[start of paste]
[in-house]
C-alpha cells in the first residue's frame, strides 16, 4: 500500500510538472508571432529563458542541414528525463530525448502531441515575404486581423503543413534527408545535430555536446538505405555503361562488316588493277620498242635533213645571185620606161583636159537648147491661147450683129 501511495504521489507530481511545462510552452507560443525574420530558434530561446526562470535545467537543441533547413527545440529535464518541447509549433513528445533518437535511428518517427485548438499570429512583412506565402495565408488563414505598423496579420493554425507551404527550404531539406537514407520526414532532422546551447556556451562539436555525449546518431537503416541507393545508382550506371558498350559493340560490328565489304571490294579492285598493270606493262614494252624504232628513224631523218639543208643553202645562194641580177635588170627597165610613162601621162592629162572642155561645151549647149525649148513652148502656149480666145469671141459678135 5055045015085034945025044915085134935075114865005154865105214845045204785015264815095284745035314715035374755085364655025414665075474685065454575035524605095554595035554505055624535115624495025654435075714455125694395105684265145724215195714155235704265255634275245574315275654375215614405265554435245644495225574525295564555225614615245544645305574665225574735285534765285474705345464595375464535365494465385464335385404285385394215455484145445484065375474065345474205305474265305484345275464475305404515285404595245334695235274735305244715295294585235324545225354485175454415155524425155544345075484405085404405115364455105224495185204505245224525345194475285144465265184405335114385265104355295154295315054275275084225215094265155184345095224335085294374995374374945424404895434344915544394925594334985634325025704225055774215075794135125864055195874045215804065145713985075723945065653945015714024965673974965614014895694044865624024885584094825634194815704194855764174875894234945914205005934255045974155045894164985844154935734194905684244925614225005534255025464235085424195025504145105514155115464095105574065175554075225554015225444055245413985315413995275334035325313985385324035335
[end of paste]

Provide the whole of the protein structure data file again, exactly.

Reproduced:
[in-house]
C-alpha cells in the first residue's frame, strides 16, 4: 500500500510538472508571432529563458542541414528525463530525448502531441515575404486581423503543413534527408545535430555536446538505405555503361562488316588493277620498242635533213645571185620606161583636159537648147491661147450683129 501511495504521489507530481511545462510552452507560443525574420530558434530561446526562470535545467537543441533547413527545440529535464518541447509549433513528445533518437535511428518517427485548438499570429512583412506565402495565408488563414505598423496579420493554425507551404527550404531539406537514407520526414532532422546551447556556451562539436555525449546518431537503416541507393545508382550506371558498350559493340560490328565489304571490294579492285598493270606493262614494252624504232628513224631523218639543208643553202645562194641580177635588170627597165610613162601621162592629162572642155561645151549647149525649148513652148502656149480666145469671141459678135 5055045015085034945025044915085134935075114865005154865105214845045204785015264815095284745035314715035374755085364655025414665075474685065454575035524605095554595035554505055624535115624495025654435075714455125694395105684265145724215195714155235704265255634275245574315275654375215614405265554435245644495225574525295564555225614615245544645305574665225574735285534765285474705345464595375464535365494465385464335385404285385394215455484145445484065375474065345474205305474265305484345275464475305404515285404595245334695235274735305244715295294585235324545225354485175454415155524425155544345075484405085404405115364455105224495185204505245224525345194475285144465265184405335114385265104355295154295315054275275084225215094265155184345095224335085294374995374374945424404895434344915544394925594334985634325025704225055774215075794135125864055195874045215804065145713985075723945065653945015714024965673974965614014895694044865624024885584094825634194815704194855764174875894234945914205005934255045974155045894164985844154935734194905684244925614225005534255025464235085424195025504145105514155115464095105574065175554075225554015225444055245413985315413995275334035325313985385324035335